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Tuesday, March 06, 2018

Foot Fetishism demystified




Always been difficult to be sure, but experts' guessitimate is about one third of one percent of the male population between the ages of 17 and 55 who could be classified as foot fetishists. In the UK that would be about the equivalent to filling the new Wembley Stadium, 7 times over (estimated capacity 90,000). Being turned on by feet is not something men might have cause to complain about to their doctor; after all, you would not find many men complaining of getting an erection. So no one really knows the real number of foot lovers around.



Conventional opinion prefers the majority of foot fetishists are male but there are also some female footies too. Being partial to feet, legs and boomsa-daisy is not at all odd, but very common indeed among the general population. Finding feet attractive is not unnatural and most people who accept their partialism (pre or post coital), can relate this to an early childhood experience. This might be quite innocent such an infant crawling on the group and recognising adults by their shoes or stocking feet. When an early sexual experience involving feet shoes or legs takes place surprisingly, many individuals retain an attachment throughout their adult life as part of their love map. It is only when the foot or shoe (restifism), become more interesting than their owners and the preoccupation represents the sustained and complete object of desire, would fetishistic behaviour be categorised as paraphilia (abnormal sexual behaviour).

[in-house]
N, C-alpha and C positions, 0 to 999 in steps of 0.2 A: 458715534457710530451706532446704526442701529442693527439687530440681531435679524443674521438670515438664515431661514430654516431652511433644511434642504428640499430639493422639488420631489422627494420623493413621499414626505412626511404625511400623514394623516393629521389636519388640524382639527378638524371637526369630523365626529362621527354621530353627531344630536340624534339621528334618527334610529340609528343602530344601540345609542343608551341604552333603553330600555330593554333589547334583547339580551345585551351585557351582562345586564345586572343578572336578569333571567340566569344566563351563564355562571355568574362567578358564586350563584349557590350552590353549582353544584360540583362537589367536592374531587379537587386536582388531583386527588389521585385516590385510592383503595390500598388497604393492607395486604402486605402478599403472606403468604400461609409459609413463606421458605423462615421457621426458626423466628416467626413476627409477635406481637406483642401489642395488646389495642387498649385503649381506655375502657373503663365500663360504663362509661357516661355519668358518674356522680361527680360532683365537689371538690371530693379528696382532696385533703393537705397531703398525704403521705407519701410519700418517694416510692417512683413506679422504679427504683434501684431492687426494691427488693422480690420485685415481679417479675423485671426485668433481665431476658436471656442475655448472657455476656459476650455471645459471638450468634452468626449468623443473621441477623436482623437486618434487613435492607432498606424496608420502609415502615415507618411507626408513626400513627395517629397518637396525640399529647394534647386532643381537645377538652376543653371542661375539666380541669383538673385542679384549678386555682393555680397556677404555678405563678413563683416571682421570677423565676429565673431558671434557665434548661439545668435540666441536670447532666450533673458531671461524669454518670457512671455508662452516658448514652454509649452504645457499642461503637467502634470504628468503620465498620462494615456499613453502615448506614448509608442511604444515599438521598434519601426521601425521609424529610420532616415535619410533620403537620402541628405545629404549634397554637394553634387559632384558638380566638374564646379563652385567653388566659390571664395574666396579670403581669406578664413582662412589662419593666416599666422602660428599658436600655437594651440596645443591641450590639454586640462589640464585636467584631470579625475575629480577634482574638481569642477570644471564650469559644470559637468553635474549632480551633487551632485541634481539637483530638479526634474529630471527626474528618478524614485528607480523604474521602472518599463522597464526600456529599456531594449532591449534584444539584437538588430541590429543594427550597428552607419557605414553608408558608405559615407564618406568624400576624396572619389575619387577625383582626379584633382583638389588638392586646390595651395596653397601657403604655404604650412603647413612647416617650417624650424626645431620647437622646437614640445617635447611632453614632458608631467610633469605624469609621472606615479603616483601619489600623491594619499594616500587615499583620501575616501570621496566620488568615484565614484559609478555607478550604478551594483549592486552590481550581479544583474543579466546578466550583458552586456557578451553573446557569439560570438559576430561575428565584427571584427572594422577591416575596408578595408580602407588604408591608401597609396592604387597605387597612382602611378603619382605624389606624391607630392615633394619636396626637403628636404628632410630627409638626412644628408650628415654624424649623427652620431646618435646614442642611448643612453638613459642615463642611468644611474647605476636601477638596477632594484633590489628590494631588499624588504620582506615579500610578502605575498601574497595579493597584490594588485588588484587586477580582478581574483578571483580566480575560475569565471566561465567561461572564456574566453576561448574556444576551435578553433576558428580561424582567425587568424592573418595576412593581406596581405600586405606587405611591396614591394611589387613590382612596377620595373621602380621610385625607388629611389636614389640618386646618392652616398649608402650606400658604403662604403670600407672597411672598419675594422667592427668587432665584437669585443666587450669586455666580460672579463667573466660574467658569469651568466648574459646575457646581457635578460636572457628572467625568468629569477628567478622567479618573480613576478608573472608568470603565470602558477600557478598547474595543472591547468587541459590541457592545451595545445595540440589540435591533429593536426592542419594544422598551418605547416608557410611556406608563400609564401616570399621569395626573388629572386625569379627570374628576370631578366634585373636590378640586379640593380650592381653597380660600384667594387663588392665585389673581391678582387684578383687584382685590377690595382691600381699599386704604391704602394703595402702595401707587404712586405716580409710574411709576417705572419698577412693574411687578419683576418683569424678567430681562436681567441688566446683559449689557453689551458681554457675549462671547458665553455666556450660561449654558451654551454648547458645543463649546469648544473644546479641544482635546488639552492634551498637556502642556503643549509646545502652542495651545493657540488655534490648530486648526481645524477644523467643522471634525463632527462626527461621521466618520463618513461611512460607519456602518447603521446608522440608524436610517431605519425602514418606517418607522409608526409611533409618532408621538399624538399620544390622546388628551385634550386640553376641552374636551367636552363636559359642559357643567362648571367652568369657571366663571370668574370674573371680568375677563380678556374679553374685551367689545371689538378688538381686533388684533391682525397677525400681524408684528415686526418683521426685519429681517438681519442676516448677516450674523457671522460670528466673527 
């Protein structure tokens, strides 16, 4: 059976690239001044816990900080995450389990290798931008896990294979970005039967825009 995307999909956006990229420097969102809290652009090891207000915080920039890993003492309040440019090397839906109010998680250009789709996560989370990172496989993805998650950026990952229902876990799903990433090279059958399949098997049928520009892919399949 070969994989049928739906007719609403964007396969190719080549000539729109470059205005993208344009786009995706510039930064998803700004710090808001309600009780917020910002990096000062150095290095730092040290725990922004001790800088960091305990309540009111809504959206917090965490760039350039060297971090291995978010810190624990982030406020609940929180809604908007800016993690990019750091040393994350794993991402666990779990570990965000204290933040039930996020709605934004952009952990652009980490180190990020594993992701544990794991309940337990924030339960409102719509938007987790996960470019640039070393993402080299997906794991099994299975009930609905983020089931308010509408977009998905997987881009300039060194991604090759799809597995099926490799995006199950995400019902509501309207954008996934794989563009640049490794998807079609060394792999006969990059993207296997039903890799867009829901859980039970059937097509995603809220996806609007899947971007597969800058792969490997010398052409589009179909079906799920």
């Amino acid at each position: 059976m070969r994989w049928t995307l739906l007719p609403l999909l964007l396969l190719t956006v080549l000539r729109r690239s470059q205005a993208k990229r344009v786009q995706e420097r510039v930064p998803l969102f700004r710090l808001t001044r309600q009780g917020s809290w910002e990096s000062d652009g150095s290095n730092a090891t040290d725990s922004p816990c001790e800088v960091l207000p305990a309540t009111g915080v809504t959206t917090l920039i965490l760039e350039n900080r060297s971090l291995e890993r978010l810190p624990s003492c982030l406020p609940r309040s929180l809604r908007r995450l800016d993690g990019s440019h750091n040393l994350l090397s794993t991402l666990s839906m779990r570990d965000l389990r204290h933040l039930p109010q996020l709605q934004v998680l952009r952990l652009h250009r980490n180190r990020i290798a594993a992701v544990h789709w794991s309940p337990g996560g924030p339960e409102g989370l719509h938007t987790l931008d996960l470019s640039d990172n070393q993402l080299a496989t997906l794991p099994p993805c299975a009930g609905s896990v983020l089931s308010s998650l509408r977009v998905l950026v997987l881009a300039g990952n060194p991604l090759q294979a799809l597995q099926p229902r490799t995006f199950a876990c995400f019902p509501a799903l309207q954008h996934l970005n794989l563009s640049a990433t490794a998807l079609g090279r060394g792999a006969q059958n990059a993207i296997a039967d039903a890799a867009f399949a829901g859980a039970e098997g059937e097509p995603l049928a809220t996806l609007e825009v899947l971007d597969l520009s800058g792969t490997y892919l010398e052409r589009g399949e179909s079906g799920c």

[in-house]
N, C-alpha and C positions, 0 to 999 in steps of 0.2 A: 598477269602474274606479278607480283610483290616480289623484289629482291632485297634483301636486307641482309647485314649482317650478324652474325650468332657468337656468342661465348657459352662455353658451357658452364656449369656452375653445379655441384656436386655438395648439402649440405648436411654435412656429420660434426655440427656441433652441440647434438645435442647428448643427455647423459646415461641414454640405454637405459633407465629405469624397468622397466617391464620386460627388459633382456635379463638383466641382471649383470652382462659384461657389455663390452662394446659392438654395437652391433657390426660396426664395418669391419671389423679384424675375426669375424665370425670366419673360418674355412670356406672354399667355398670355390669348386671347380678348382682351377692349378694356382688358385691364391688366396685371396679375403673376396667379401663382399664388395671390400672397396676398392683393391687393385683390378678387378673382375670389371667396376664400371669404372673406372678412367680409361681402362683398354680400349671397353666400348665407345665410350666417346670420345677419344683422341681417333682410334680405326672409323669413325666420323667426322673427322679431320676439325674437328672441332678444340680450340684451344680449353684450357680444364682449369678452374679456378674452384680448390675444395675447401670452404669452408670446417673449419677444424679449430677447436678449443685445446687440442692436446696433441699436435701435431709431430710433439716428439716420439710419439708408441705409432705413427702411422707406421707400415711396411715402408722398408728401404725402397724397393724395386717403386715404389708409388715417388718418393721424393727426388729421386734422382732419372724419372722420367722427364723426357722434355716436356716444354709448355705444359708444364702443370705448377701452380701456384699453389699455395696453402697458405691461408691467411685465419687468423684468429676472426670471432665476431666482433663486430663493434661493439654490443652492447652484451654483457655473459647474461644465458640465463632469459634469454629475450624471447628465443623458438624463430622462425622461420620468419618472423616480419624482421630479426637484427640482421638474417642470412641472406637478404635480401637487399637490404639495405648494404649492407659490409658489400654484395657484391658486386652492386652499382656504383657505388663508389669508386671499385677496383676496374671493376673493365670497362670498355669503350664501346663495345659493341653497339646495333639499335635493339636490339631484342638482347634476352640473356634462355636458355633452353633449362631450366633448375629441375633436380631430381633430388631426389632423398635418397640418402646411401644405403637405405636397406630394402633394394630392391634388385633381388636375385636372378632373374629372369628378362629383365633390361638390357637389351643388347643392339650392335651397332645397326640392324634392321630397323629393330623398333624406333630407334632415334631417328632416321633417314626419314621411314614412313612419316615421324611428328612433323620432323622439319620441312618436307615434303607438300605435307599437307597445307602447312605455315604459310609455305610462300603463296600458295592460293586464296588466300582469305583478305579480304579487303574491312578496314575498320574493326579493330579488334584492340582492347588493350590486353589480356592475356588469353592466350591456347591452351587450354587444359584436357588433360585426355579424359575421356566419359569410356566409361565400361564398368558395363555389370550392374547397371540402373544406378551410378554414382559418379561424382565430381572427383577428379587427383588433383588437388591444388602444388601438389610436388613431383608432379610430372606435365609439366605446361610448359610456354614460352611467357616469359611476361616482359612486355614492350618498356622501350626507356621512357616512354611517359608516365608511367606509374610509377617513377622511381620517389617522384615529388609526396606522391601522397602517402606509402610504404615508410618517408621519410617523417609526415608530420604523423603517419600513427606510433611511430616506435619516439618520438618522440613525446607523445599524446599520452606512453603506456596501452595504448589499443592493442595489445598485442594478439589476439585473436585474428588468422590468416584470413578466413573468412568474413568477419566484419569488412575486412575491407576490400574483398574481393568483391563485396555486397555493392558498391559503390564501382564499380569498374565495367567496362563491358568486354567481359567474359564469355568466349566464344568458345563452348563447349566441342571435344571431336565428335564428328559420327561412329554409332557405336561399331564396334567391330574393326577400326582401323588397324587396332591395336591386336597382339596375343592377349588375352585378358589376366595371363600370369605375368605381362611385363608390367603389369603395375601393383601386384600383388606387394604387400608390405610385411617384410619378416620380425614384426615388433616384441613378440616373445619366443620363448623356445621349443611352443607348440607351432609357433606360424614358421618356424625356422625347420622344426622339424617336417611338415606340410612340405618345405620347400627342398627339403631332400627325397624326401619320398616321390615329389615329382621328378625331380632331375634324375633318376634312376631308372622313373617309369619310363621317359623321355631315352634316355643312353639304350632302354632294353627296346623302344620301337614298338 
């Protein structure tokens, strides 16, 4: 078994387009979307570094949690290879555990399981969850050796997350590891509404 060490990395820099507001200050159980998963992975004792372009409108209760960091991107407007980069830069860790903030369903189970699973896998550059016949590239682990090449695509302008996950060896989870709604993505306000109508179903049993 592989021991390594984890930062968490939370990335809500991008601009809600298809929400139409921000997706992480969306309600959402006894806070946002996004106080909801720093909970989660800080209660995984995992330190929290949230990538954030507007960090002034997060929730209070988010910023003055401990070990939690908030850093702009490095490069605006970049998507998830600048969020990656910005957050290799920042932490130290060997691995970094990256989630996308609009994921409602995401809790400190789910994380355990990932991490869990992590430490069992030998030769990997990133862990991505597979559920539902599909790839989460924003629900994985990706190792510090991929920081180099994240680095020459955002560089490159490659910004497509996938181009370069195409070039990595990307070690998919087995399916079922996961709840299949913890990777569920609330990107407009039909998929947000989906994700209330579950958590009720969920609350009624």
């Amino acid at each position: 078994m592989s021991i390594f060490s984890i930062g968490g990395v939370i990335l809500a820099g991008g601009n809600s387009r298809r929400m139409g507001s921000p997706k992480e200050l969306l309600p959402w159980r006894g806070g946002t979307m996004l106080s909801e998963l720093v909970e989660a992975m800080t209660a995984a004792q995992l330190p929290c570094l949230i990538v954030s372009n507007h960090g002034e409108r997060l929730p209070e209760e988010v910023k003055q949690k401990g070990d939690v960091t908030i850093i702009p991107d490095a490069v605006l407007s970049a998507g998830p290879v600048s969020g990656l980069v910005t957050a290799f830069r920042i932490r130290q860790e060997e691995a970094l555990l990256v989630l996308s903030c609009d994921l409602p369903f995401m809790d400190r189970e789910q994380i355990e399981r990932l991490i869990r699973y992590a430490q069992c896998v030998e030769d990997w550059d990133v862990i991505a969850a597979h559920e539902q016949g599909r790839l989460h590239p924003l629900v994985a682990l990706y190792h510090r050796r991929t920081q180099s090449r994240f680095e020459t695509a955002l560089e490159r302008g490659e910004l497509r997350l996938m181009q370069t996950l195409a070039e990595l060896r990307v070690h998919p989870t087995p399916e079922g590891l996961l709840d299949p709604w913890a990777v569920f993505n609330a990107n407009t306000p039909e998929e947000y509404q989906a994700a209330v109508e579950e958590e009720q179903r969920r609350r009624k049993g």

To non-fetishists, the idea of attraction to an inanimate object is quite ludicrous. An opinion not shared by the fetishist who endow their favourite properties on to the object as well as projecting their sexual longings, needs and feelings, and all for a variety of different reasons. Fetishism is not intrinsically logical and psychologists believe foot fetishists have blocked their natural means of sexual expression to seek a comfortable substitute on which to project their often exaggerated desire. The attraction of the foot cannot, except in very bizarre circumstances, be regarded as an object of sexual attraction but for those who admire it, the answer lies in its shape and intrinsic odour. General smallness and delicacy of the female foot is thought to be a major sexual attraction of the foot. Neat feet symbolise the basic concept of femininity, a certain vulnerability which appeals to men.



Elmer Batters was not a foot fetish but instead a talented photographer in the 1940s who became artistically preoccupied with feet and legs. His vision of a lady began at the tips of her toes and ran to the tops of her hose. His studies of legs feet and toes have become modern art collector’s pieces. In the 70s (tease era) he ran a small magazine called Leg Art.





References
Kroll E 1996 Elmer Batters Koln: Taschen

Reviewed 6/03/2018

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